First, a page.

From Jordan Hylden at First Things:
Myself, I think Mr. Hylden is being too optimistic about the Episcopal Church, but read it all yourself.
. . . Things will come to a point at the September 19-25 meeting of the Americans, when the Episcopal Church’s bishops gather in New Orleans. Williams has been invited to give an address and answer questions. It could be the most important performance of his career as the archbishop of Canterbury.
As has been reported by the press, the Episcopal bishops last spring were given three requests and a deadline by the global Anglican primates. They were asked to stop consecrating actively gay bishops (meaning no more Gene Robinsons), to stop formal blessings of same-sex unions, and to provide space for those who dissent from the regnant liberal theology of the Episcopal Church. The deadline was September 30, so the upcoming meeting will in effect signal definitively whether or not the American church will decide to remain in step with the Anglican Communion or instead detach itself and go its own way.
Williams’ stance at the meeting will inevitably signal whose side he is on. The majority of the Episcopal Church’s bishops do not want to comply with the primates’ requests, as they signaled vociferously last spring. The question is: If they refuse, what if anything will happen to them? Will the American bishops get to come to Lambeth and participate in the other global conferences of Anglicanism no matter what they do, or will refusal mean that they’ll have to sit at home?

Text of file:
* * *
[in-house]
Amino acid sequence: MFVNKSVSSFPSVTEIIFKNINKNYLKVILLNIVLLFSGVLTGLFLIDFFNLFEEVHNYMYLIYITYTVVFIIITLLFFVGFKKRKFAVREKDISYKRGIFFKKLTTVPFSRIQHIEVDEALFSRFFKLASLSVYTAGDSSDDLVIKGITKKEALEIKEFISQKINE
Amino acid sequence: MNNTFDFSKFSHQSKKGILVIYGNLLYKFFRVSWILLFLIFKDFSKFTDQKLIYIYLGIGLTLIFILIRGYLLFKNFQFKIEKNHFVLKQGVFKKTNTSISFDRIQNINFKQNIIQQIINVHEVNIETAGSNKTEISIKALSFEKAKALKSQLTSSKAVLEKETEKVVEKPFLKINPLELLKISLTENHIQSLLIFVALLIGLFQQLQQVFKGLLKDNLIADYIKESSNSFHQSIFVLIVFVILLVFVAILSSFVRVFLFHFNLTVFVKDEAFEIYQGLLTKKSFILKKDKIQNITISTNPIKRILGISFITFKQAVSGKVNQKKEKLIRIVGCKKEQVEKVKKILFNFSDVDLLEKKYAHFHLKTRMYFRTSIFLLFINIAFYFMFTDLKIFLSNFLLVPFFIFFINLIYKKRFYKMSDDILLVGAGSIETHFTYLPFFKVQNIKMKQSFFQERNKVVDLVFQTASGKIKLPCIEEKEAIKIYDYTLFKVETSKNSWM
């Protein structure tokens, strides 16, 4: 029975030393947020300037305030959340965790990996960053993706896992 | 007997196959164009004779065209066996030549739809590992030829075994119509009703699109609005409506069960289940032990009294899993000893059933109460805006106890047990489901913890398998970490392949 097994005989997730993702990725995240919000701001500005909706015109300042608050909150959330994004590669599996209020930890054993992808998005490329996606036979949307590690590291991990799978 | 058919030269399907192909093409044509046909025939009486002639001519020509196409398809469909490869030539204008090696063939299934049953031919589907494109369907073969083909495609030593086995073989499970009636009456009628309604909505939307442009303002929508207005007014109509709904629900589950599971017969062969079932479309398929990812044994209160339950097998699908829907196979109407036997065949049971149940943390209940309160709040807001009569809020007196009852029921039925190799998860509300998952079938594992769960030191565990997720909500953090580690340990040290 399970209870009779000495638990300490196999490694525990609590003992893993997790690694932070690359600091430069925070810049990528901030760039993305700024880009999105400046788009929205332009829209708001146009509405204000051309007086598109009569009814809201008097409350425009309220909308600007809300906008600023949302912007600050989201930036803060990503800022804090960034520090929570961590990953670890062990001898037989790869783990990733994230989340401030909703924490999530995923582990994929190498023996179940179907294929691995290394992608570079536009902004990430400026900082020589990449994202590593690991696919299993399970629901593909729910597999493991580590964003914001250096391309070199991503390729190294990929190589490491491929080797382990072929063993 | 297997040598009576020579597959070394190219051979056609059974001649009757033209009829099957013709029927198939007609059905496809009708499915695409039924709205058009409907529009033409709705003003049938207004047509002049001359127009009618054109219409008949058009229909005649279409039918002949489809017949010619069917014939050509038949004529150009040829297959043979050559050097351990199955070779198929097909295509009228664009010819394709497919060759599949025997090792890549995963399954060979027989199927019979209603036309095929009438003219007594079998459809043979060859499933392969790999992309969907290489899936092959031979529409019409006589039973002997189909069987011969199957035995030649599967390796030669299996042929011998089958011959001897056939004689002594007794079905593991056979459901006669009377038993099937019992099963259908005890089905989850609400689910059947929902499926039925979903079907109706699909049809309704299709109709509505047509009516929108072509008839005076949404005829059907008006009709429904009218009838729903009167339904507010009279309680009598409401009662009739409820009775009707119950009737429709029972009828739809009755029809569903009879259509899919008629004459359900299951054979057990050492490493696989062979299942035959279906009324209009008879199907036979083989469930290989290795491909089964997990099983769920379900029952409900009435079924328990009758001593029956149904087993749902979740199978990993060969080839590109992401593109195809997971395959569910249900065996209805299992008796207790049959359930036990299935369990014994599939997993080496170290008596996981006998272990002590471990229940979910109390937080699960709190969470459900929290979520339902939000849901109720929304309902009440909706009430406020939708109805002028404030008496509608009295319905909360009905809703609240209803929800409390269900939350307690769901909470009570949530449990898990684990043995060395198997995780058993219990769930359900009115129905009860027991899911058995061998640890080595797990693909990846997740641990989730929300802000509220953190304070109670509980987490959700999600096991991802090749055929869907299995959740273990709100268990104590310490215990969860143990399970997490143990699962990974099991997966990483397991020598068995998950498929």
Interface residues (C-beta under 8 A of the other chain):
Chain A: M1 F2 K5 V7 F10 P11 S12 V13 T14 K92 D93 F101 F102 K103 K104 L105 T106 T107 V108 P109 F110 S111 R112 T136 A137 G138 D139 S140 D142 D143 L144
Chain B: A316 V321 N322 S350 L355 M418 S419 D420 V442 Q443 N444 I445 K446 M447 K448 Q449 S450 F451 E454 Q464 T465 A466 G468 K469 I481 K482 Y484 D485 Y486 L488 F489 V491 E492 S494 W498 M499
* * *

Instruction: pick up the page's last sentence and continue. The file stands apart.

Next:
It’s an important question, because sitting at home would mean that the American church would no longer have any say in the decision-making bodies of Anglicanism. In effect, it would mean that the Episcopal Church would no longer be a fully onstituent part of the Anglican Communion—which, especially when viewed in light of Anglicanism’s history, would be a striking change. Many American bishops who
otherwise would support Gene Robinson would at the least be given pause by such a momentous choice.
Of course, it is just this choice that the Americans want to avoid, as, most likely, does Rowan Williams. . .
. . . Like any group lacking authority, Anglicanism thereafter will break apart into several factions. Many Anglican churches in the Global South will pull away, as some have already signaled they will do. This will not, however, be confined to the south, as Williams himself has publicly recognized—the dividing line will run down the middle of many Global North churches as well, such has already begun to happen in the United States and surely also would happen in England. And neither will the break be into two groups, one liberal and one conservative. Theological disputes over issues such as women’s ordination and the sacraments (not to mention old nationalistic and racial quarrels) will divide churches even further. Like the rest of Protestantism, Anglicanism will wind up as a confusing and quarrelsome alphabet soup.
Rowan Williams does not want this, and thankfully neither do most Anglicans, which is why this nightmarish (albeit plausible) scenario does not have to play itself out. Many Anglicans, desiring to avoid the demise of their church, are hoping for a better way forward; one characterized by mutual trust, promise-keeping, selflessness and community instead of pridefulness and autonomy. The solution to the current crisis in Anglicanism, as more and more have been coming to realize, is clear—walking together under the authority of the one Lord Christ Jesus as revealed to us in Scripture. . .